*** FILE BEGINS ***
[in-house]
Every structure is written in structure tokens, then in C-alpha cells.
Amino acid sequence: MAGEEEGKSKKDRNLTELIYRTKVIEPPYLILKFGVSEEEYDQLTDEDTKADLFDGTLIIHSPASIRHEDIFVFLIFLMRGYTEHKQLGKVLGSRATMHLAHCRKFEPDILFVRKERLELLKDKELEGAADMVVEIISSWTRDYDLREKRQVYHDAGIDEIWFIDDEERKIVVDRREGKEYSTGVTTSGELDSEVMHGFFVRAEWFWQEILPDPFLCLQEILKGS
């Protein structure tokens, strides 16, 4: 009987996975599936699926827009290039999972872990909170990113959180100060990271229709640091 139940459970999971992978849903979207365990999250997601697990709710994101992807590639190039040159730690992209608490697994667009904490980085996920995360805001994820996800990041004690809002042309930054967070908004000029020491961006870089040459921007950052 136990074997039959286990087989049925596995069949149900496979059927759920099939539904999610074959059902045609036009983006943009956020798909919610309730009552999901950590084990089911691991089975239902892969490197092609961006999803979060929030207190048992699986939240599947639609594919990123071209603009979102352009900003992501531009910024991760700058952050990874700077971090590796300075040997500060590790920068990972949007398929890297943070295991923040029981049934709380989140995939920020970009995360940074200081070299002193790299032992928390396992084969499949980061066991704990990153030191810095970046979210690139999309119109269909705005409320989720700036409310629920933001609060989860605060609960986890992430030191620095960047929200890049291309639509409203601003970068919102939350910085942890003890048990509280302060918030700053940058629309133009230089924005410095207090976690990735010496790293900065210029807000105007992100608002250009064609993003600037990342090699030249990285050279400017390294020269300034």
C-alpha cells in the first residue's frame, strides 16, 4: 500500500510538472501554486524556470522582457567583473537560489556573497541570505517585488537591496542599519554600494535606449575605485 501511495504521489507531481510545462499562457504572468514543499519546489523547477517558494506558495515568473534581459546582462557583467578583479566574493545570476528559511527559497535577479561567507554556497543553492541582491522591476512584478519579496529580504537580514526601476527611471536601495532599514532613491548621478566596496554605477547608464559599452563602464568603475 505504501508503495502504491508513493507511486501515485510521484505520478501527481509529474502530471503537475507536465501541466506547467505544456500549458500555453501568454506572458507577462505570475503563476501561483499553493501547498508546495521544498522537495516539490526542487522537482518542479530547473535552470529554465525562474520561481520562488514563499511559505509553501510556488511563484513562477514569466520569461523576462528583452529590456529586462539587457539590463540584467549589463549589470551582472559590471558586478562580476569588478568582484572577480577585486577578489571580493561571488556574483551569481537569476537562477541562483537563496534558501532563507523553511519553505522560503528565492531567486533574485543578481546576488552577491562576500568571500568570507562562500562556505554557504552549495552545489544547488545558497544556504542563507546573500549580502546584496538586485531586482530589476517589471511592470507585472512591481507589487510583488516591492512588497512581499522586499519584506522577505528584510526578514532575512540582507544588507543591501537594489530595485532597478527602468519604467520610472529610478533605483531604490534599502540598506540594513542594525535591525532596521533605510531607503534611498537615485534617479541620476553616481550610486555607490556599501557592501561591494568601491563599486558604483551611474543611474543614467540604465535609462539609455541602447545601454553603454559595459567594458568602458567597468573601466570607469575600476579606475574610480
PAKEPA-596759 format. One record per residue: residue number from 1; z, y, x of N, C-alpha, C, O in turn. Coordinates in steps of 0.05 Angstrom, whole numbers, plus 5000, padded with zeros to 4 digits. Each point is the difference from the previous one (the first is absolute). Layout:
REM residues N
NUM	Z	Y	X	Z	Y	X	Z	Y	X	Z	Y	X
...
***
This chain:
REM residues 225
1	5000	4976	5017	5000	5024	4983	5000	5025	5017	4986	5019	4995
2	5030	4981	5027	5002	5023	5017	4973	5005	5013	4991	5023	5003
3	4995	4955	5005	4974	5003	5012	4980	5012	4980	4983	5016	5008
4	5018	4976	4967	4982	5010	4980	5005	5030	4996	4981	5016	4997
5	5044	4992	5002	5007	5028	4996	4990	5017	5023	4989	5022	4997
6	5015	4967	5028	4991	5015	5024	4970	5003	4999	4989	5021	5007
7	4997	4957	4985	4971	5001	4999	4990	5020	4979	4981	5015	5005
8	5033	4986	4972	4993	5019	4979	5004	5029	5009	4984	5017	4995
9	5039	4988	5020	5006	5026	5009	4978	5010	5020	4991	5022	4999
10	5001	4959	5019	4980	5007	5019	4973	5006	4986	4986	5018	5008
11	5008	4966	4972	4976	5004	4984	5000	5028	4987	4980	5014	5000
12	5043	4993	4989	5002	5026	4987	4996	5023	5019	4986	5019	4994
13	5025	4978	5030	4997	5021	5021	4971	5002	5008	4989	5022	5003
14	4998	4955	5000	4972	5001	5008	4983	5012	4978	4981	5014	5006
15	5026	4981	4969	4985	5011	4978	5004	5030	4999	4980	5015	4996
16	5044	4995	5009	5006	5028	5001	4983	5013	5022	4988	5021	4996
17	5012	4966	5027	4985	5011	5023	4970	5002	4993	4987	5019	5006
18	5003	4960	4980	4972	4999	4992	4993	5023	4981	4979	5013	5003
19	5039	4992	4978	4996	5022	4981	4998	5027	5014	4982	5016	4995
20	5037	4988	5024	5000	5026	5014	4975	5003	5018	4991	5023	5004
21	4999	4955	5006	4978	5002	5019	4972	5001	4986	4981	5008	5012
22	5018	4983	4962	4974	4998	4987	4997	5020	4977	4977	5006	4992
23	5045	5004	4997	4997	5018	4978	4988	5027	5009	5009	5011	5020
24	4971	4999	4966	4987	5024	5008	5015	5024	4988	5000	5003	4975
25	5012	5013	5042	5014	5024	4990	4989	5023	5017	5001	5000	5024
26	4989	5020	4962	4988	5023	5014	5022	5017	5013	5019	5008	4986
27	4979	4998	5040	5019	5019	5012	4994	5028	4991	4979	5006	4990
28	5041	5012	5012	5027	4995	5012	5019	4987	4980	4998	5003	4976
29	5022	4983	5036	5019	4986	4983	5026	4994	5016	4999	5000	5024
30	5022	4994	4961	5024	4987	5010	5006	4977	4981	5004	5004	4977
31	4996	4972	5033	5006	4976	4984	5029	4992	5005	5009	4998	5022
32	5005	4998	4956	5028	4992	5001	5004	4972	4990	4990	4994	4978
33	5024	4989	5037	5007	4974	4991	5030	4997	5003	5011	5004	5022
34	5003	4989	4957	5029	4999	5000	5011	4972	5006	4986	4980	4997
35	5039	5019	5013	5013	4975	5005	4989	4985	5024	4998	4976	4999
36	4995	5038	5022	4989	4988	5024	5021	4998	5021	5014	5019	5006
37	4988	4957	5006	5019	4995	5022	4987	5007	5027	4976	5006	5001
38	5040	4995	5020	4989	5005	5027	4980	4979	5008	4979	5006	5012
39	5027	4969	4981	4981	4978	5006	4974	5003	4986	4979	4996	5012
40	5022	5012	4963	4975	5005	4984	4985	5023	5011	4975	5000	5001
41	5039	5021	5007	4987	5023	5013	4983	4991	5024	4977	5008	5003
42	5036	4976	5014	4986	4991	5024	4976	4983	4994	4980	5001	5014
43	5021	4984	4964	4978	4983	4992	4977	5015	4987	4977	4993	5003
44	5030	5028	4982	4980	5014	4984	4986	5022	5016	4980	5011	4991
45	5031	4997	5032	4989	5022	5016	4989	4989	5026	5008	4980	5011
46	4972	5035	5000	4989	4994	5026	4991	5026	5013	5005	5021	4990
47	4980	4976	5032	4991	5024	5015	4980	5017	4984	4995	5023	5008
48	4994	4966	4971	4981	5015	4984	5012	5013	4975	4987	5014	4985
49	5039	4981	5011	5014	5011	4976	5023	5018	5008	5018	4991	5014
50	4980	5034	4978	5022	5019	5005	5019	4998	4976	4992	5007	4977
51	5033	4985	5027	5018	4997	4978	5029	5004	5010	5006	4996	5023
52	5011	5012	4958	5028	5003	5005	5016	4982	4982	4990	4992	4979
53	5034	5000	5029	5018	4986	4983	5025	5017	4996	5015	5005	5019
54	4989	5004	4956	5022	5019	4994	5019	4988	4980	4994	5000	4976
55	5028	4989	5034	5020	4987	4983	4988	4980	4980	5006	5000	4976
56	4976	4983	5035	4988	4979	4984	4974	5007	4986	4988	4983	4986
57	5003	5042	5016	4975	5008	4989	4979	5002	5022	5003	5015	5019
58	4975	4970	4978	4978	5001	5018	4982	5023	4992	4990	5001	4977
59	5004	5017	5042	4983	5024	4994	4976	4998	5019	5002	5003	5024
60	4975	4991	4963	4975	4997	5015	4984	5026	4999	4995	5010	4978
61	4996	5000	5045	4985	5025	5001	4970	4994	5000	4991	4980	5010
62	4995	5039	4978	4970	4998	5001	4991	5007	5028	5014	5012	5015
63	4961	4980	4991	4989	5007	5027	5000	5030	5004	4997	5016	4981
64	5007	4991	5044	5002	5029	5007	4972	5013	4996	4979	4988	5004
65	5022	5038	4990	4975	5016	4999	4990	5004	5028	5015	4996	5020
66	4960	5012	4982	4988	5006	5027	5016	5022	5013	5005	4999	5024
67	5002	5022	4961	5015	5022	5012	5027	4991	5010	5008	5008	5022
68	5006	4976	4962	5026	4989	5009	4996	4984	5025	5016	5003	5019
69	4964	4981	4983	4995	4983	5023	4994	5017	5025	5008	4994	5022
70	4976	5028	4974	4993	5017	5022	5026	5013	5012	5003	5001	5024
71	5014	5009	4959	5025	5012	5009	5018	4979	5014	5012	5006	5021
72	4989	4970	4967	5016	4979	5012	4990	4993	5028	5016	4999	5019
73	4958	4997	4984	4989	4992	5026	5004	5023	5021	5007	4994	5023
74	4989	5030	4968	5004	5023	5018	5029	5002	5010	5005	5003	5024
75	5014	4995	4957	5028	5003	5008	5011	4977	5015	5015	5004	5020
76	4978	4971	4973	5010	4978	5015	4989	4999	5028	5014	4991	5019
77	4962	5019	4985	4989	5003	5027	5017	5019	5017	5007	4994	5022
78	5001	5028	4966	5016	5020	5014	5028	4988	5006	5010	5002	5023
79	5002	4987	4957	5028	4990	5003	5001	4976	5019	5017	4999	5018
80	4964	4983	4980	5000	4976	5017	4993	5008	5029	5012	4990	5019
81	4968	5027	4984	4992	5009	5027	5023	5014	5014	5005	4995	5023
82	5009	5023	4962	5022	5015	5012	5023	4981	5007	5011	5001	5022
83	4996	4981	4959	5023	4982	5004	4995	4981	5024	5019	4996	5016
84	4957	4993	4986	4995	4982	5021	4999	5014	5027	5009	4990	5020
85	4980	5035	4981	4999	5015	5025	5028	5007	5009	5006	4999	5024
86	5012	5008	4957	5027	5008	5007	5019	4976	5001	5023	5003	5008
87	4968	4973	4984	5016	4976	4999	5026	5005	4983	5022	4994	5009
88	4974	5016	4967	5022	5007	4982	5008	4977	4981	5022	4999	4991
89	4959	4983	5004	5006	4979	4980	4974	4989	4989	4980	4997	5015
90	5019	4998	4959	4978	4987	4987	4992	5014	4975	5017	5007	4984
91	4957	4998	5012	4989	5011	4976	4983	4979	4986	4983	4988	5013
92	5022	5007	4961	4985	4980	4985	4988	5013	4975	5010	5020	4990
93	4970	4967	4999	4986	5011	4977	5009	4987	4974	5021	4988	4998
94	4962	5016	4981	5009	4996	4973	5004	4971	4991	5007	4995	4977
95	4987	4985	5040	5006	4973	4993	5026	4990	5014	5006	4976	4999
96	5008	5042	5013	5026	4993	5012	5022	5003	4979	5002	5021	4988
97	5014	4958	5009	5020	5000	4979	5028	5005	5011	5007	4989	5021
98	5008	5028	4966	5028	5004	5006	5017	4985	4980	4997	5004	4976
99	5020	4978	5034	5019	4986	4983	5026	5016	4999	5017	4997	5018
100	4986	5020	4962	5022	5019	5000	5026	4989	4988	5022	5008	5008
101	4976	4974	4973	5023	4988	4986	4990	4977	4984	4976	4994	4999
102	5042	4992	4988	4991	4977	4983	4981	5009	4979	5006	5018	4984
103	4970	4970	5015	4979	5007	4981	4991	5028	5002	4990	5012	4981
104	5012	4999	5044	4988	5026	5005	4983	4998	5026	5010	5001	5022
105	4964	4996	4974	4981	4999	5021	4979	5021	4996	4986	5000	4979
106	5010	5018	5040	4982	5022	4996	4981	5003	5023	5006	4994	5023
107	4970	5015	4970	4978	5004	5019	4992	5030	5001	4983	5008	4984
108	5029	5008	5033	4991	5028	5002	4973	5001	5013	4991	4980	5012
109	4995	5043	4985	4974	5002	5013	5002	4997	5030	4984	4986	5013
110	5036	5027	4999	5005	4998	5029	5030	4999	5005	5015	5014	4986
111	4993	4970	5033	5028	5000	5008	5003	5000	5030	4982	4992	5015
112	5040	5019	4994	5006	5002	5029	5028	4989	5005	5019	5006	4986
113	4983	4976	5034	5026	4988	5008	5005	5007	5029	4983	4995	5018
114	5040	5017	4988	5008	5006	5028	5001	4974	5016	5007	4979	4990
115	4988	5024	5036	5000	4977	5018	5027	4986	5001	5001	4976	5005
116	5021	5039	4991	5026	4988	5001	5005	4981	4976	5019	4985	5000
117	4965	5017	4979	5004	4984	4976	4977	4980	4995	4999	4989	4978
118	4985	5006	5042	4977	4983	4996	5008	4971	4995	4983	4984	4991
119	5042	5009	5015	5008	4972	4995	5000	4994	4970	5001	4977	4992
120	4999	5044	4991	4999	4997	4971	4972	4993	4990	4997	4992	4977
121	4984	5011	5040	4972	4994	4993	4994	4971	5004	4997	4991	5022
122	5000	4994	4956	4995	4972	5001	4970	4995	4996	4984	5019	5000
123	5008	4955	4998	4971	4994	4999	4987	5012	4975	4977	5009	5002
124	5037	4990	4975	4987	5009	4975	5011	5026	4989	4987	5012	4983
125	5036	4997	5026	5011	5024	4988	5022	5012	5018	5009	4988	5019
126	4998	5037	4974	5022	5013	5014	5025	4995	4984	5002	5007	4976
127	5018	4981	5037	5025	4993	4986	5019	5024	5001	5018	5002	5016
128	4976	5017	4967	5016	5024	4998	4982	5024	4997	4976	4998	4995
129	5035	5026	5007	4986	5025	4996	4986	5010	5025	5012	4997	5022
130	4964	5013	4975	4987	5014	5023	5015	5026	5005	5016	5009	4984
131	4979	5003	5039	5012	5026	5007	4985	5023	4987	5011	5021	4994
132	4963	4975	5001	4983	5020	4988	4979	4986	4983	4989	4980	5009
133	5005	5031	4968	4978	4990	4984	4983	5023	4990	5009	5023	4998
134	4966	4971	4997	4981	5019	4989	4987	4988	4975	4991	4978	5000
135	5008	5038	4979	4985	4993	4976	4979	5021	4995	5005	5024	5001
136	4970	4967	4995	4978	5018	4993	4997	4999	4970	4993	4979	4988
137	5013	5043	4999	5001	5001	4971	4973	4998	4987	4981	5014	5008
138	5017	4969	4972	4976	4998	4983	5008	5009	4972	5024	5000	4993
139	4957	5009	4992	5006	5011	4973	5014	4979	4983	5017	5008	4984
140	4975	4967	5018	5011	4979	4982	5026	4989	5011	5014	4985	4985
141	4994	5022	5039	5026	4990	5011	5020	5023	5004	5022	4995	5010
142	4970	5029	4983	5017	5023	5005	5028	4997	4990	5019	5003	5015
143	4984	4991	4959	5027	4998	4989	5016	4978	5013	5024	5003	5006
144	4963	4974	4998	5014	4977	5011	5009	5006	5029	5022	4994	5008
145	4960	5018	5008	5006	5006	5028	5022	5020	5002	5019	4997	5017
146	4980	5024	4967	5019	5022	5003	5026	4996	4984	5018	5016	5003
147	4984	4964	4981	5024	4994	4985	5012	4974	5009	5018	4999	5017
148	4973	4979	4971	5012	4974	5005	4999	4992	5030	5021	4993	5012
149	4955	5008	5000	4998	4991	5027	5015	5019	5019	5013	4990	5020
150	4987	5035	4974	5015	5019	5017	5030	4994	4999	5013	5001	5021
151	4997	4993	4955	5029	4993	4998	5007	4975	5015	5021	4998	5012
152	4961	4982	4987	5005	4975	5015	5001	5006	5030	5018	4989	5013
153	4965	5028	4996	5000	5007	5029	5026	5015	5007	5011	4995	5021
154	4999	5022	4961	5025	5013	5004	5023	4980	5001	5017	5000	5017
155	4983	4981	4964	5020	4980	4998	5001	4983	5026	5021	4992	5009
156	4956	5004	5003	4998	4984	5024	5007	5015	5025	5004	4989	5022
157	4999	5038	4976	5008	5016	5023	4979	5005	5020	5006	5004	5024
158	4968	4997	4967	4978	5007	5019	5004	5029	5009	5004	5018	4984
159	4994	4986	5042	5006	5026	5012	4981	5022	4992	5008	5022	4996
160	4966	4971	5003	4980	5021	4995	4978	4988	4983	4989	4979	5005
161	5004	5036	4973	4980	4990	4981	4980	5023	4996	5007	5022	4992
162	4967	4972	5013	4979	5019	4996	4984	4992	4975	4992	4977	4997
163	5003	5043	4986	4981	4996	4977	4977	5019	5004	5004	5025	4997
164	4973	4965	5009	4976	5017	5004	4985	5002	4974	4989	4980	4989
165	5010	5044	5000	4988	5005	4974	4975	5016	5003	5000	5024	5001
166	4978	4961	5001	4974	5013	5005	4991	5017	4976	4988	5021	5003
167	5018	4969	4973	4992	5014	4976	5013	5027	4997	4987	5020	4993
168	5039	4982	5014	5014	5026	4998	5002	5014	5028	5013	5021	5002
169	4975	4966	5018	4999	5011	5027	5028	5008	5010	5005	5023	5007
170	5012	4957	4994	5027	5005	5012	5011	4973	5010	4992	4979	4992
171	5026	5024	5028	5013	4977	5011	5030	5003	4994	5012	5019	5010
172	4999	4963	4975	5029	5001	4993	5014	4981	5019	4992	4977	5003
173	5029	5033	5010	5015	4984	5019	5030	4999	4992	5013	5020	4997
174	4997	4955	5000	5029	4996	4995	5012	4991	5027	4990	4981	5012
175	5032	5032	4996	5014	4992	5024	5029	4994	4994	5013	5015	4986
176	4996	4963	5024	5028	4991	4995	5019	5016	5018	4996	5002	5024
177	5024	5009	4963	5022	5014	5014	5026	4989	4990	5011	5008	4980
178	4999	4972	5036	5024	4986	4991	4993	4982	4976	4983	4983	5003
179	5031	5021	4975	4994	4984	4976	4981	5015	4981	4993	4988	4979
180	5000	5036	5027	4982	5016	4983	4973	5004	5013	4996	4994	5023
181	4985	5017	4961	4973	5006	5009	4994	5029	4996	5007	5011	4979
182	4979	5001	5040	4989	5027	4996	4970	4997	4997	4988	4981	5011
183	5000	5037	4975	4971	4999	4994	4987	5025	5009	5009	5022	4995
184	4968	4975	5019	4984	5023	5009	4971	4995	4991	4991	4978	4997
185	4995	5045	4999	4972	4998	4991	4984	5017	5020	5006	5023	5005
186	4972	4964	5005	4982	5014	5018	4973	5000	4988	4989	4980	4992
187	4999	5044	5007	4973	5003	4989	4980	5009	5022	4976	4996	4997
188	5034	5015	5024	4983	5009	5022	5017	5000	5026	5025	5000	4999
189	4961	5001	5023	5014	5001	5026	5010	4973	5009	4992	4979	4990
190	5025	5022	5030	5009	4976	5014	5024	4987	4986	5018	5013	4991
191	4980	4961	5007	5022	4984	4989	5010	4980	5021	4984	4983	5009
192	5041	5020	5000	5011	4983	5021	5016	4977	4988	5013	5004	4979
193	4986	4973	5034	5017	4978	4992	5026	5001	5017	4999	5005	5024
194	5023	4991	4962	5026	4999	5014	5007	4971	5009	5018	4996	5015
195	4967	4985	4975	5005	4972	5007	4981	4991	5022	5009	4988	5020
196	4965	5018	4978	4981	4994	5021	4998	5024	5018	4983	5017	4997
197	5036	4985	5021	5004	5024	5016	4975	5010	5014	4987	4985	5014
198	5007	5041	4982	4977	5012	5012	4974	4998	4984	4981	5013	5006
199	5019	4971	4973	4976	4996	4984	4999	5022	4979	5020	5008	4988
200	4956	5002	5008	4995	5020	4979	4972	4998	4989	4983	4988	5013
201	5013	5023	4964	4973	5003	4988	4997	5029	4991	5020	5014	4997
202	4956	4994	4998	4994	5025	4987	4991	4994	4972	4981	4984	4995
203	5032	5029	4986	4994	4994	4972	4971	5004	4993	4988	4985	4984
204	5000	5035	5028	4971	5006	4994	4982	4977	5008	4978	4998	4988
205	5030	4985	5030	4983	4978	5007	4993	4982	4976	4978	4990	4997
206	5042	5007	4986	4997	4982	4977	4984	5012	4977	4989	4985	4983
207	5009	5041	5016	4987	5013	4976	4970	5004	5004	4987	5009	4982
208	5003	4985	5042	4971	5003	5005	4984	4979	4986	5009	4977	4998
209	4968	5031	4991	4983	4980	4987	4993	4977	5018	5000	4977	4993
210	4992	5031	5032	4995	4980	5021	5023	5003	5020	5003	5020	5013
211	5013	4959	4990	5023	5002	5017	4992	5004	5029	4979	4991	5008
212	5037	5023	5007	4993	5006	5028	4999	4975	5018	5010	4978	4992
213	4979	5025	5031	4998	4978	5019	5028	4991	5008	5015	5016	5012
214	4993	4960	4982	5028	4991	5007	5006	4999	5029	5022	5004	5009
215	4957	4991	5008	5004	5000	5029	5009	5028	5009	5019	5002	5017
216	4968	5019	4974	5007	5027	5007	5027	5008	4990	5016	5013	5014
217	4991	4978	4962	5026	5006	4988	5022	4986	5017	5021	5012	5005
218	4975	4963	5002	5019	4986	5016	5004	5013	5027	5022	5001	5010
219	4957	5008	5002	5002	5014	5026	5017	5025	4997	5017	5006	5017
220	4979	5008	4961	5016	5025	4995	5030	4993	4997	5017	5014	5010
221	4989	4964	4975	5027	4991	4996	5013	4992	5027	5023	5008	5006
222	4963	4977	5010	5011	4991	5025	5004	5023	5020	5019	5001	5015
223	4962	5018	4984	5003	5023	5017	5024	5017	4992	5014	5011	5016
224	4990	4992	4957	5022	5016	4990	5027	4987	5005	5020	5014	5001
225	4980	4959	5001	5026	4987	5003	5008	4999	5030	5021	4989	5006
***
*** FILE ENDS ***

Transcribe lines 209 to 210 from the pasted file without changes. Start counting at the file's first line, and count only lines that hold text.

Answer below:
197	5036	4985	5021	5004	5024	5016	4975	5010	5014	4987	4985	5014
198	5007	5041	4982	4977	5012	5012	4974	4998	4984	4981	5013	5006